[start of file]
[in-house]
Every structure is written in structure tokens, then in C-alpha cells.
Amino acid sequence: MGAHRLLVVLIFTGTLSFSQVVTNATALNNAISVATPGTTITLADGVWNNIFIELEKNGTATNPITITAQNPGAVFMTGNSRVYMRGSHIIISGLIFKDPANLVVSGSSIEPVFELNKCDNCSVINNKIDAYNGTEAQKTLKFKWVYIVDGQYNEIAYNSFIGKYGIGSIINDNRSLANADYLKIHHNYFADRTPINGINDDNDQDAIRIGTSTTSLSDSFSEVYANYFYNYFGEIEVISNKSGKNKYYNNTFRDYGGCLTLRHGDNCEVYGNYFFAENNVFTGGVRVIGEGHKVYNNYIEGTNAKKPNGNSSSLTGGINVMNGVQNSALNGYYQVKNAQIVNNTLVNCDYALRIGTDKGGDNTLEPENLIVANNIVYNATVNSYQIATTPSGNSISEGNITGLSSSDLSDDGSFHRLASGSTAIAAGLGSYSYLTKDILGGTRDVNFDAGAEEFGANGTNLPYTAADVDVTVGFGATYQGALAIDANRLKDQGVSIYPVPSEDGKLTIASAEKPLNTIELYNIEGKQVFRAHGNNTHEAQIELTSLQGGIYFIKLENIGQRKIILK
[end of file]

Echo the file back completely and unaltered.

[in-house]
Every structure is written in structure tokens, then in C-alpha cells.
Amino acid sequence: MGAHRLLVVLIFTGTLSFSQVVTNATALNNAISVATPGTTITLADGVWNNIFIELEKNGTATNPITITAQNPGAVFMTGNSRVYMRGSHIIISGLIFKDPANLVVSGSSIEPVFELNKCDNCSVINNKIDAYNGTEAQKTLKFKWVYIVDGQYNEIAYNSFIGKYGIGSIINDNRSLANADYLKIHHNYFADRTPINGINDDNDQDAIRIGTSTTSLSDSFSEVYANYFYNYFGEIEVISNKSGKNKYYNNTFRDYGGCLTLRHGDNCEVYGNYFFAENNVFTGGVRVIGEGHKVYNNYIEGTNAKKPNGNSSSLTGGINVMNGVQNSALNGYYQVKNAQIVNNTLVNCDYALRIGTDKGGDNTLEPENLIVANNIVYNATVNSYQIATTPSGNSISEGNITGLSSSDLSDDGSFHRLASGSTAIAAGLGSYSYLTKDILGGTRDVNFDAGAEEFGANGTNLPYTAADVDVTVGFGATYQGALAIDANRLKDQGVSIYPVPSEDGKLTIASAEKPLNTIELYNIEGKQVFRAHGNNTHEAQIELTSLQGGIYFIKLENIGQRKIILK